|Mandebvu, P - UNIV OF GEORGIA-TIFTON|
|West, J - UNIV OF GEORGIA-TIFTON|
|Hill, G - UNIV OF GEORGIA-TIFTON|
|Mullinix, B - UNIV OF GEORGIA-TIFTON|
|Parks, A - UNIV OF GEORGIA-ATHENS|
|Caudle, A - UNIV OF GEORGIA-ATHENS|
Submitted to: Journal of Animal Science
Publication Type: Peer Reviewed Journal
Publication Acceptance Date: December 6, 1998
Publication Date: N/A
Interpretive Summary: Forage grasses play a critical role in providing nutrients to ruminants particularly in the more southern regions. The fiber (cell walls) of grasses is poorly digested by ruminants. Increasing the degradation of forage fiber would have a tremendous positive impact on dairy and other animal production systems by providing increased energy, improving protein utilization, and decreasing manure waste. The general approach to improvin grass digestibilities has been to select for lower fiber content while maintaining total dry matter production. This process is not always successful as the fiber portion of the plant is critical for healthy biomass production. Tifton 85 bermudagrass was developed in a breeding program designed to produce cultivars that were more digestible. Tifton 85 has more biomass production with higher fiber concentrations yet is more digestible and produces better animal performance than other cultivars such has coastal bermudagrass. The better performance of Tifton 85 is due to increased cellulose as a digestible component of fiber and decreased lignin concentration within its fiber. These results show that it is possible to select for forage grasses that have increased total dry matter yield yet are more digestible and produce better animal performance. Grasses such as Tifton 85 will have a significant impact upon both beef and dairy animal production systems in warm climates particularly in the south and southeast regions of the United States.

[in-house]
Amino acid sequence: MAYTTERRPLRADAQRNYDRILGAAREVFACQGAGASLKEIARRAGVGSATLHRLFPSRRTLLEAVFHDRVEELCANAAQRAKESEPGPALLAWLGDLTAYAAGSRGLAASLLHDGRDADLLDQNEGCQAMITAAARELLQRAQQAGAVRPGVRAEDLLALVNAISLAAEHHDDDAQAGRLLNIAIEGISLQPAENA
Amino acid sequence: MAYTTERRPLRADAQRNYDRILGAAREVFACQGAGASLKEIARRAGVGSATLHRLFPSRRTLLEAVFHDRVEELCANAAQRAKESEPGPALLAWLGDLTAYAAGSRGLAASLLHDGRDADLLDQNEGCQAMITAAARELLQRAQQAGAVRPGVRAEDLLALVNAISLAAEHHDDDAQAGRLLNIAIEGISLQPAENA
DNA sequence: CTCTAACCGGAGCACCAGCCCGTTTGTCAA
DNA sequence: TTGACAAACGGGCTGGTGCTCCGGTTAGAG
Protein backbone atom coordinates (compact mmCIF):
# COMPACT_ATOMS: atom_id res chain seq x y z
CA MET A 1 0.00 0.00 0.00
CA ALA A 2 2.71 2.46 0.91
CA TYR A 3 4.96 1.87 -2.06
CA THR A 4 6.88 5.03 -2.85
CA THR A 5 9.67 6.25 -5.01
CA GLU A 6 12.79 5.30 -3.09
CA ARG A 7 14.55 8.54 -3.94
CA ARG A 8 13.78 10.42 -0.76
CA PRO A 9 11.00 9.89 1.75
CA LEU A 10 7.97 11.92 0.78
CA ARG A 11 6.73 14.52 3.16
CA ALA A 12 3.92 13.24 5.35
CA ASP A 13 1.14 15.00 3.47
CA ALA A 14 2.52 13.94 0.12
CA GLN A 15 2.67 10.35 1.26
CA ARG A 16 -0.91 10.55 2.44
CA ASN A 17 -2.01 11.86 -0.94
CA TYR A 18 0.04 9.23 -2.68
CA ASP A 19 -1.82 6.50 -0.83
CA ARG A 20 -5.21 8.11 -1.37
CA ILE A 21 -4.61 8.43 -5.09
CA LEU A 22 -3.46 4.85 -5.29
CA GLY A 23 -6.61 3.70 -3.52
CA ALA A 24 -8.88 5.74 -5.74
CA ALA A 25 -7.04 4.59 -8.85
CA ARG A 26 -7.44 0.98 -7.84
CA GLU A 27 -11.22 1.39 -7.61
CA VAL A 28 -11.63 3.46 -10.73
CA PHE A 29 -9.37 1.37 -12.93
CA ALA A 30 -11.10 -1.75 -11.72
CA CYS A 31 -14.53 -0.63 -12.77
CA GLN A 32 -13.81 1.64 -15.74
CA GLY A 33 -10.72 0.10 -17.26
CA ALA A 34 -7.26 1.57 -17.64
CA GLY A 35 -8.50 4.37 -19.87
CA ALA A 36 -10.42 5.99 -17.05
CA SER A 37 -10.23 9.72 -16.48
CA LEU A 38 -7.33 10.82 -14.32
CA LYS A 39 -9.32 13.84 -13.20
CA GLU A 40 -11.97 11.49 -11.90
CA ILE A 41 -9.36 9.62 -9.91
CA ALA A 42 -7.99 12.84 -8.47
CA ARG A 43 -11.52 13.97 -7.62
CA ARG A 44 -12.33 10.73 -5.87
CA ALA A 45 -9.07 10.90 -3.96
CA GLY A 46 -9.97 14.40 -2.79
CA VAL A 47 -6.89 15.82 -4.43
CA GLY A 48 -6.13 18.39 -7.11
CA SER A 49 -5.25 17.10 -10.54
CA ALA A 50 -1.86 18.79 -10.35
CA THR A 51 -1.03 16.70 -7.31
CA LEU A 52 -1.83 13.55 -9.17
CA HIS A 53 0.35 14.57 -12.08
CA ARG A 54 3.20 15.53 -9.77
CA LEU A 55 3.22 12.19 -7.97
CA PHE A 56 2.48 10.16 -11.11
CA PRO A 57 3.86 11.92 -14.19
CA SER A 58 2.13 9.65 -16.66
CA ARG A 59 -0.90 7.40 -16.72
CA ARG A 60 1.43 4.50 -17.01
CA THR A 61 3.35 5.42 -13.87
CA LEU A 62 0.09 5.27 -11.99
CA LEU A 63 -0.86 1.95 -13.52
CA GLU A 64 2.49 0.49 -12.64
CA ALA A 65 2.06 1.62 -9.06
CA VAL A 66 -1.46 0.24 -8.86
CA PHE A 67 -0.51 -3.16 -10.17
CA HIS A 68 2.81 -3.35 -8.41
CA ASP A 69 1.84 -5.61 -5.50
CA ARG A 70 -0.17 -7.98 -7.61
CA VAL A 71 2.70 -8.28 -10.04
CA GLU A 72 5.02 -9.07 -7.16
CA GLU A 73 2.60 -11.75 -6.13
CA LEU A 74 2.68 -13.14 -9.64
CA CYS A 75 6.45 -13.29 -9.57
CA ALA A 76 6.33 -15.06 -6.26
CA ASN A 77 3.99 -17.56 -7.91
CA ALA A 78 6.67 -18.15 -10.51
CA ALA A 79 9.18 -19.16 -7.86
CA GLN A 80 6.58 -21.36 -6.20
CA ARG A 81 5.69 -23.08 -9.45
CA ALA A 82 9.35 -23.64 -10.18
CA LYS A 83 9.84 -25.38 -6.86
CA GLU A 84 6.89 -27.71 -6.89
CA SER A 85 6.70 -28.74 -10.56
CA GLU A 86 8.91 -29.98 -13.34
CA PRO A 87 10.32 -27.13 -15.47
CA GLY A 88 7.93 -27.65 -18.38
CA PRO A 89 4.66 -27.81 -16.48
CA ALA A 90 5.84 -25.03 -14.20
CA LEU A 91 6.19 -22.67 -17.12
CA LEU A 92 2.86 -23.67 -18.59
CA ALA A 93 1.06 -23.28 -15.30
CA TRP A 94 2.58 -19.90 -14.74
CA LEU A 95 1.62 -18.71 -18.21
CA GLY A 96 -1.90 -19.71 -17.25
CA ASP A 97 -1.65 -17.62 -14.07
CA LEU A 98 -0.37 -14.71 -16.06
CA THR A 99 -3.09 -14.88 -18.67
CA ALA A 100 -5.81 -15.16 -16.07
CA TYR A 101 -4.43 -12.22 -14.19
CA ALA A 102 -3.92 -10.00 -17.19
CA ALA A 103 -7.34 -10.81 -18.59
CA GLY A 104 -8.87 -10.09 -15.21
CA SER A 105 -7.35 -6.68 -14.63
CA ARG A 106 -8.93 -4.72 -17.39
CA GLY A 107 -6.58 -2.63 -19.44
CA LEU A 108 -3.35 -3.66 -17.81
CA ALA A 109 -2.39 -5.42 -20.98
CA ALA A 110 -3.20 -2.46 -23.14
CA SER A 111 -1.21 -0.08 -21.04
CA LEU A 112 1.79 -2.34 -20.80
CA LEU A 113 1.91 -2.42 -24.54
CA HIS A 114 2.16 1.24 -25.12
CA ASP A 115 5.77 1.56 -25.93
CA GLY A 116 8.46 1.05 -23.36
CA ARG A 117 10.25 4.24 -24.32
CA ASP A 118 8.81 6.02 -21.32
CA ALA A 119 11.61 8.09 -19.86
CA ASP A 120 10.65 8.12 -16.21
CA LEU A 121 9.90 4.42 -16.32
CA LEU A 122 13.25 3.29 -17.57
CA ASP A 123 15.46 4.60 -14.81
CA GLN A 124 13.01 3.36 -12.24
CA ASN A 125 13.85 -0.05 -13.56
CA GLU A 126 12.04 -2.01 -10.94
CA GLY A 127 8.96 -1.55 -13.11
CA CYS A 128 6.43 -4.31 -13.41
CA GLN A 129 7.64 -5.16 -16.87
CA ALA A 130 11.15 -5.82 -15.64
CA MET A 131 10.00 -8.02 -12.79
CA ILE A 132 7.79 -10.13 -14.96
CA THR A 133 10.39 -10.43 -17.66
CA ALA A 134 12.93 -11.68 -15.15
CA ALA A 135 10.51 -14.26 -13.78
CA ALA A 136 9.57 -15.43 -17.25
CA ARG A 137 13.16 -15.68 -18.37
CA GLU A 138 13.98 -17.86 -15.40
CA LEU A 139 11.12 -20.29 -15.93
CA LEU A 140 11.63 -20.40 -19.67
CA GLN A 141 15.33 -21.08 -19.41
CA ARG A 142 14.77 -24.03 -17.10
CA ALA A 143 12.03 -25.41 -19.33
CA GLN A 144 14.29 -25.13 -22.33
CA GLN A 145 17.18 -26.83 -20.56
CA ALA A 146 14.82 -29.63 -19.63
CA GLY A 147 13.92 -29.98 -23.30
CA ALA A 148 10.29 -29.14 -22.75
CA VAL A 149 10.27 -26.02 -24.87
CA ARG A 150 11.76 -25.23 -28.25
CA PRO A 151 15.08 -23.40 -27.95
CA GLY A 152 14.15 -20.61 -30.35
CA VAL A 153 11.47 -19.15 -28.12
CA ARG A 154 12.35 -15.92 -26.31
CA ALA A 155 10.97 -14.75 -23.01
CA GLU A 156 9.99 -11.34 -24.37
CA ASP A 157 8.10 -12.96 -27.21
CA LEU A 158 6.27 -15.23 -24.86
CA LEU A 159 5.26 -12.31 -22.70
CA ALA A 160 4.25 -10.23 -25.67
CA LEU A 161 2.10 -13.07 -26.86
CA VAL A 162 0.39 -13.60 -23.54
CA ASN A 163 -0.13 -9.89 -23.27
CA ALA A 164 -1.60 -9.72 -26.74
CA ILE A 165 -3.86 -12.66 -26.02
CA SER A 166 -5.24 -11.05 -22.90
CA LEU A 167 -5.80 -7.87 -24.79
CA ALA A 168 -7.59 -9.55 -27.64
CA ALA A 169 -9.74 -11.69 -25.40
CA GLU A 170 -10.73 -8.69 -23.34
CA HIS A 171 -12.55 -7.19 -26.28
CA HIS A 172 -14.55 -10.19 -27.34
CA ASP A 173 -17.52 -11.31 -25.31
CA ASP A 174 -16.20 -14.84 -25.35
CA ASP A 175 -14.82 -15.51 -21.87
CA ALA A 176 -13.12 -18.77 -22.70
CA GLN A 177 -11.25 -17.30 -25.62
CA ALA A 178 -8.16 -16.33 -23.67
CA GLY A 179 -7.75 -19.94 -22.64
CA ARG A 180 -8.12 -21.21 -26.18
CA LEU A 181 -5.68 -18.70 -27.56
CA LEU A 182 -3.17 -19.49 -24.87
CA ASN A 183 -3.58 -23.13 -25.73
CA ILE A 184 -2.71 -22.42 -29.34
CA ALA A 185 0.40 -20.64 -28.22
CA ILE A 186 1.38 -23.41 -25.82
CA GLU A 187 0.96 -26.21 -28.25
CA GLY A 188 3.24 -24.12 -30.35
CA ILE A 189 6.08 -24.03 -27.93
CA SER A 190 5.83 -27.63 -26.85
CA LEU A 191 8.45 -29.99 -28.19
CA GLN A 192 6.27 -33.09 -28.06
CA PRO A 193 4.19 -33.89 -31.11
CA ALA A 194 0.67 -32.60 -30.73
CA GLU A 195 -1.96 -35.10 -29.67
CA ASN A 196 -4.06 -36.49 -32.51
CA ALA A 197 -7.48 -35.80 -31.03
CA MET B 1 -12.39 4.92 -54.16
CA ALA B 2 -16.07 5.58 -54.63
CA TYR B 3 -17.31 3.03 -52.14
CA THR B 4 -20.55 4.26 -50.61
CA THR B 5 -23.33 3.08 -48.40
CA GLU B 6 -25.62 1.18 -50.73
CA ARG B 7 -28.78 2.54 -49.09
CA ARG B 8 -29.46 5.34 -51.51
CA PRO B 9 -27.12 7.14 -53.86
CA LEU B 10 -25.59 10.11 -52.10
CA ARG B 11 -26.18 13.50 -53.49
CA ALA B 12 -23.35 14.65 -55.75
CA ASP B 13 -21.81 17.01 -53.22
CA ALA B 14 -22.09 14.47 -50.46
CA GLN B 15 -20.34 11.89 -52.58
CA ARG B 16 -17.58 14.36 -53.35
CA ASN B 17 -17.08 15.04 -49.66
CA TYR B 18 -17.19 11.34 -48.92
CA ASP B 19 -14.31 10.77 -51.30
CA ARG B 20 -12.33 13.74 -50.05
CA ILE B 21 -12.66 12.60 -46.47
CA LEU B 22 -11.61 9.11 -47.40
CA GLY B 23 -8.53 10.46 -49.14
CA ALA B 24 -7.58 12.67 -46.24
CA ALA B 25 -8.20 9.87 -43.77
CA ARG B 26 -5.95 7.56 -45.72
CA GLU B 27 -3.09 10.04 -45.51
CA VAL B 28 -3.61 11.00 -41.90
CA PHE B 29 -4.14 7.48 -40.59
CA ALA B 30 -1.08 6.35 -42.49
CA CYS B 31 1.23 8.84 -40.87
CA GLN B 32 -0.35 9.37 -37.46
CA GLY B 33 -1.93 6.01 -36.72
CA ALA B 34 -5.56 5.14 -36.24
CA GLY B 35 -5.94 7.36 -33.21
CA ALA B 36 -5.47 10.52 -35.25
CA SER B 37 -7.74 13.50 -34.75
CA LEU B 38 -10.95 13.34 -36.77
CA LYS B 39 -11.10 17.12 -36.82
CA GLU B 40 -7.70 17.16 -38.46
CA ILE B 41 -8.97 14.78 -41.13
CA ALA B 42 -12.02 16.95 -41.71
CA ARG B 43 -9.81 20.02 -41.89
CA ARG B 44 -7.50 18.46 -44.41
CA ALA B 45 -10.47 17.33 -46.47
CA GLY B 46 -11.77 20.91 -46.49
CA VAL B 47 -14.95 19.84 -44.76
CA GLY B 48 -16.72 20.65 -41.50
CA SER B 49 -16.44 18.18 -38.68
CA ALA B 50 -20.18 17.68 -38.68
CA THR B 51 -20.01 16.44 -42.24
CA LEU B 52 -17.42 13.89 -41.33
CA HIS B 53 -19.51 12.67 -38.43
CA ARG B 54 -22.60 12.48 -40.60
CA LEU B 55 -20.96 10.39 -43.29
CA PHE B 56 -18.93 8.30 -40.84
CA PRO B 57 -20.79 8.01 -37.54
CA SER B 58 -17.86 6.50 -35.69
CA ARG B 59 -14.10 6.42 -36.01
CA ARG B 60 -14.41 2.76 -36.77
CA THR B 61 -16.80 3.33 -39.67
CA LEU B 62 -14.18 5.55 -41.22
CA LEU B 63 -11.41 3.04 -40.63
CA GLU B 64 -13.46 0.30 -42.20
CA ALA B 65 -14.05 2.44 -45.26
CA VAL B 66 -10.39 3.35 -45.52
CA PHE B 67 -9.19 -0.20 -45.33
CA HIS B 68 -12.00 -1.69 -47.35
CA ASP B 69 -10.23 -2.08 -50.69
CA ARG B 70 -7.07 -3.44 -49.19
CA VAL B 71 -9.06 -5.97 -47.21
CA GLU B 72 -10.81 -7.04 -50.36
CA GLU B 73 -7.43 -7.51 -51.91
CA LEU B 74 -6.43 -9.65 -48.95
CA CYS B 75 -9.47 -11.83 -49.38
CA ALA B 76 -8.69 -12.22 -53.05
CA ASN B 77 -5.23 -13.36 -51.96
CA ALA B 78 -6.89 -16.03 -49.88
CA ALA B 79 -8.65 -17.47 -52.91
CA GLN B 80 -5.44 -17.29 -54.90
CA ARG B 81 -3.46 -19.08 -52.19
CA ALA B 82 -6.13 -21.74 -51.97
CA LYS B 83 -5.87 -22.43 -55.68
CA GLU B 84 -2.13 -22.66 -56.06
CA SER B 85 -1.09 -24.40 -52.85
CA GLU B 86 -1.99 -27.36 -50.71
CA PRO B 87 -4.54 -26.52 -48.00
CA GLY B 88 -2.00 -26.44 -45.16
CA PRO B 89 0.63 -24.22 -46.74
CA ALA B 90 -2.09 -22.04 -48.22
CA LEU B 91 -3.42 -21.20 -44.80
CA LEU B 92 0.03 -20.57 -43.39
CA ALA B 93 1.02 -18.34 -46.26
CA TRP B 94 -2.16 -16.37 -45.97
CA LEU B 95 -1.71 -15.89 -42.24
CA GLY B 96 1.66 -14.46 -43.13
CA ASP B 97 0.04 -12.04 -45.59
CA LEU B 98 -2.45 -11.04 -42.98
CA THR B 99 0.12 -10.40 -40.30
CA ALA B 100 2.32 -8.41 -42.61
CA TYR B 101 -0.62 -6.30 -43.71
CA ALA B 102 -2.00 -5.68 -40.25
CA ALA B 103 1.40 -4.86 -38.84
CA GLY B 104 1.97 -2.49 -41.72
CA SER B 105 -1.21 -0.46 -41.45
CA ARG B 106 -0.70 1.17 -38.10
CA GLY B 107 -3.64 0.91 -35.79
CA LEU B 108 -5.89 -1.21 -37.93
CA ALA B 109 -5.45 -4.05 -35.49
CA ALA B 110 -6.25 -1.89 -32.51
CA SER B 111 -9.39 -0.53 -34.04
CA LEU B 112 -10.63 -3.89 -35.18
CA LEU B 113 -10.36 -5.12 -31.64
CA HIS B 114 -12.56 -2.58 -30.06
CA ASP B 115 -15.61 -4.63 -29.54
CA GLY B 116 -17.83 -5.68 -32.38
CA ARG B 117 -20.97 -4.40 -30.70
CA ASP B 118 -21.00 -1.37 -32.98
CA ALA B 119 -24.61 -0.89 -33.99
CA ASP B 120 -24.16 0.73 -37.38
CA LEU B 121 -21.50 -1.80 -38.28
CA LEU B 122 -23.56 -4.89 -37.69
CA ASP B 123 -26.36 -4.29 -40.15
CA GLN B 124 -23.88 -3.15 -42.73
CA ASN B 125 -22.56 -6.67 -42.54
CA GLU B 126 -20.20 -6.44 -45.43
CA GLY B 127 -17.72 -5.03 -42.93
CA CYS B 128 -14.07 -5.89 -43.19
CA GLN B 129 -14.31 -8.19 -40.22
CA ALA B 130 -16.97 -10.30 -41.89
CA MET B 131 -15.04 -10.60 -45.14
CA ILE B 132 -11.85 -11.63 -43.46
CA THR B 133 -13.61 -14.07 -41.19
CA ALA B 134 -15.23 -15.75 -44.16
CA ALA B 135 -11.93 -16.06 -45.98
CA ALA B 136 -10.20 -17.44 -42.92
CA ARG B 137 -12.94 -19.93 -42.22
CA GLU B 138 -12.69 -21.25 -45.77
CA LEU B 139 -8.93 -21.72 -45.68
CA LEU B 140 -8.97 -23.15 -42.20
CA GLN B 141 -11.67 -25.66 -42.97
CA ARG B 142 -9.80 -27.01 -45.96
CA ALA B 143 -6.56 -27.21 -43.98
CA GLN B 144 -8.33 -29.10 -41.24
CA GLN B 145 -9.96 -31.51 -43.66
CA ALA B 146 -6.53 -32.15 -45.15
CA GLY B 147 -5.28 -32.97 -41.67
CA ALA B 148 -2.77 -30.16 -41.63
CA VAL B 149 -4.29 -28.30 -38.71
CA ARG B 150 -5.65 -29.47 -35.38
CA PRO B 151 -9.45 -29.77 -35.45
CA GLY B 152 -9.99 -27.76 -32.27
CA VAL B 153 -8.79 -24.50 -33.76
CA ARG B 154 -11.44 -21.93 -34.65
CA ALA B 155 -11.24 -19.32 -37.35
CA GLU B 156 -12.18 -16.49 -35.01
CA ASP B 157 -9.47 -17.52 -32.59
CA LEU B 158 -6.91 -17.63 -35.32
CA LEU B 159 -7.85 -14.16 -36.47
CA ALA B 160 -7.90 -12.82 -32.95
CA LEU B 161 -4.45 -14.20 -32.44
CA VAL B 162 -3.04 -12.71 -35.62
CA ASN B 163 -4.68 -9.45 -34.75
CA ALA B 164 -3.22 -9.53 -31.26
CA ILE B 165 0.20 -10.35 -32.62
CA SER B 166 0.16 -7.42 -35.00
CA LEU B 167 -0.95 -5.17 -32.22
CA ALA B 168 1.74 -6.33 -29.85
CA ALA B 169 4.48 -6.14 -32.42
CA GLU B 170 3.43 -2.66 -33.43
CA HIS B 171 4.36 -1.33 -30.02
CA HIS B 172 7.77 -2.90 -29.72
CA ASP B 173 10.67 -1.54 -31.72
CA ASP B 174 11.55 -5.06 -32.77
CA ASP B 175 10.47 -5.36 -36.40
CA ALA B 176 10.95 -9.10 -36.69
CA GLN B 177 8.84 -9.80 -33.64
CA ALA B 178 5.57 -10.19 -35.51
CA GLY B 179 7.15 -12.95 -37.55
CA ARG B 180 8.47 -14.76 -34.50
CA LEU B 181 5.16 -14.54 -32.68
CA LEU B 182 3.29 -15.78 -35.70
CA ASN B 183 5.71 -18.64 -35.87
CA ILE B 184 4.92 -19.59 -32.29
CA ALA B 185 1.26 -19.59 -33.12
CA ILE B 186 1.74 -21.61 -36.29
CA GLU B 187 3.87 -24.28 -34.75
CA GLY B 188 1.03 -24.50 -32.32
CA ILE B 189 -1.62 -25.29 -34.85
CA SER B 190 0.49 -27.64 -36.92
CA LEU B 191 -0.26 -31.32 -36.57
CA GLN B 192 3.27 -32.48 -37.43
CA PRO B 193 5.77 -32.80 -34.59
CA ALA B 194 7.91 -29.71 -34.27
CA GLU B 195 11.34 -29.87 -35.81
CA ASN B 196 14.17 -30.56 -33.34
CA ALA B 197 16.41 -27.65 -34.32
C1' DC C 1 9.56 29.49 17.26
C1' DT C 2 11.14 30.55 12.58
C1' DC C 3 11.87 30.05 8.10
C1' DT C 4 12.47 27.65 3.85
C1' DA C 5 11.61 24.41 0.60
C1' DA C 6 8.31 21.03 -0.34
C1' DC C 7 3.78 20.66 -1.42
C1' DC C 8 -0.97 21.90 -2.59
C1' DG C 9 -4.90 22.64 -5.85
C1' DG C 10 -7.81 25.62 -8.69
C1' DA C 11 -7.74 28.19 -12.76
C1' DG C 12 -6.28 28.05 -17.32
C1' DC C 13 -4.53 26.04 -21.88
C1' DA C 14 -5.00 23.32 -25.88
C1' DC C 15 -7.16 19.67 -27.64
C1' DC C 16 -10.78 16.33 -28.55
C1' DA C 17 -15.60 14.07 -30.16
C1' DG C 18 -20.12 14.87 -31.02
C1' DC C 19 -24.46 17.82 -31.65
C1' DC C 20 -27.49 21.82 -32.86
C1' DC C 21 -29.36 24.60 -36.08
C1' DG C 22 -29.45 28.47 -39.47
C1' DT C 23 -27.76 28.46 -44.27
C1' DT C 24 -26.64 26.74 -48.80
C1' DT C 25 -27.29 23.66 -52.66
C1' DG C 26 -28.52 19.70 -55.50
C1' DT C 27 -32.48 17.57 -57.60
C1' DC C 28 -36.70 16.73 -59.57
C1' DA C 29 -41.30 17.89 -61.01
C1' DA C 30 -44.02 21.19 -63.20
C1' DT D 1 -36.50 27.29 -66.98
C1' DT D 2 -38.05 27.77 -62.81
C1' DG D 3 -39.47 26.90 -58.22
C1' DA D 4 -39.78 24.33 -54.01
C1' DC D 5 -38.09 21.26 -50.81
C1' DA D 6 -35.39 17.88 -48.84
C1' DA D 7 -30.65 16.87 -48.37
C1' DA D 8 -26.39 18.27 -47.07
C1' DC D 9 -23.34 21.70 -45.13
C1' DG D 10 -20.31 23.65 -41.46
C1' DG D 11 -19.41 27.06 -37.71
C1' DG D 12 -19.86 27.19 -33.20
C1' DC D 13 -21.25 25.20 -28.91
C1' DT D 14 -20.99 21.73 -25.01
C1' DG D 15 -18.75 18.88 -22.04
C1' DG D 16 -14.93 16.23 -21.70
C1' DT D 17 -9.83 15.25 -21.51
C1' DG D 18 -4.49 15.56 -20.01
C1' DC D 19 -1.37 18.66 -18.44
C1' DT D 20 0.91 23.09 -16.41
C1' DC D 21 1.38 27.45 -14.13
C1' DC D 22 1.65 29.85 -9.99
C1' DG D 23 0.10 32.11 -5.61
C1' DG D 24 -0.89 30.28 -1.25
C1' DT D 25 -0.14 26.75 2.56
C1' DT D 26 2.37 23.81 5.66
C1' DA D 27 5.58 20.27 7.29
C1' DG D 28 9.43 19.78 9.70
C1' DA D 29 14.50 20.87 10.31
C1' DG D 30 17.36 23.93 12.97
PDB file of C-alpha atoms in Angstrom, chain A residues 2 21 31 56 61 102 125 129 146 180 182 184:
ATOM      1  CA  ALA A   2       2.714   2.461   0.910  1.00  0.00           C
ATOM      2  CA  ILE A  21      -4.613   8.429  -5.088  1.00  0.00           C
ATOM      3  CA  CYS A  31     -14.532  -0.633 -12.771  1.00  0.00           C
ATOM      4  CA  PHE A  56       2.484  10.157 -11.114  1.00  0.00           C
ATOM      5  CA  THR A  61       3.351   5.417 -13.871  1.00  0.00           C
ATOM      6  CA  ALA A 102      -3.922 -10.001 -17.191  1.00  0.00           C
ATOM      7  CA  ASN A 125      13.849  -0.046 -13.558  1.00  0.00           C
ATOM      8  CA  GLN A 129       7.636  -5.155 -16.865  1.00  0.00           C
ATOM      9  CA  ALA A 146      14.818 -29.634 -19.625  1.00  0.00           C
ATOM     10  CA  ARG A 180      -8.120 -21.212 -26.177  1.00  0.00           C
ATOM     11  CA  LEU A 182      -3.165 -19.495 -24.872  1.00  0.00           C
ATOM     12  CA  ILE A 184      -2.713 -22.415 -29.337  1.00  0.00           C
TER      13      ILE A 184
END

Technical Abstract: A study was undertaken to determine the effects of bermudagrass cultivar and stage of maturity on yields of DM and digestible DM, in vitro digestion, nutrient content, cell wall composition, in situ digestion kinetics, and feed intake and digestion by growing beef steers. Tifton 85 and coastal bermudagrass forages were harvested at weekly intervals from 3 to 8 weeks regrowth. Larger plots were harvested at 3, 5 and 7 weeks regrowth for feeding trials with 36 growing beef steers. Tifton 85 consistently outperformed coastal bermudagrass producing higher DM yields, digestible NDF and digestible ADF. Although Tifton 85 had greater concentrations of NDF, ADF, hemicellulose and cellulose than coastal bermudagrass, steers fed Tifton 85 had higher digestion of DM, OM, NDF, ADF, hemicellulose and cellulose. Digestibilities of both cultivars decreased with increased maturity. In summary, Tifton 85 was higher yielding and more digestible in vitro, in situ, and in vivo than coastal bermudagrass. The optimum stage of maturity to harvest bermudagrass forages in order to maximize yield without loss in digestibility would be between 3 and 5 weeks of regrowth.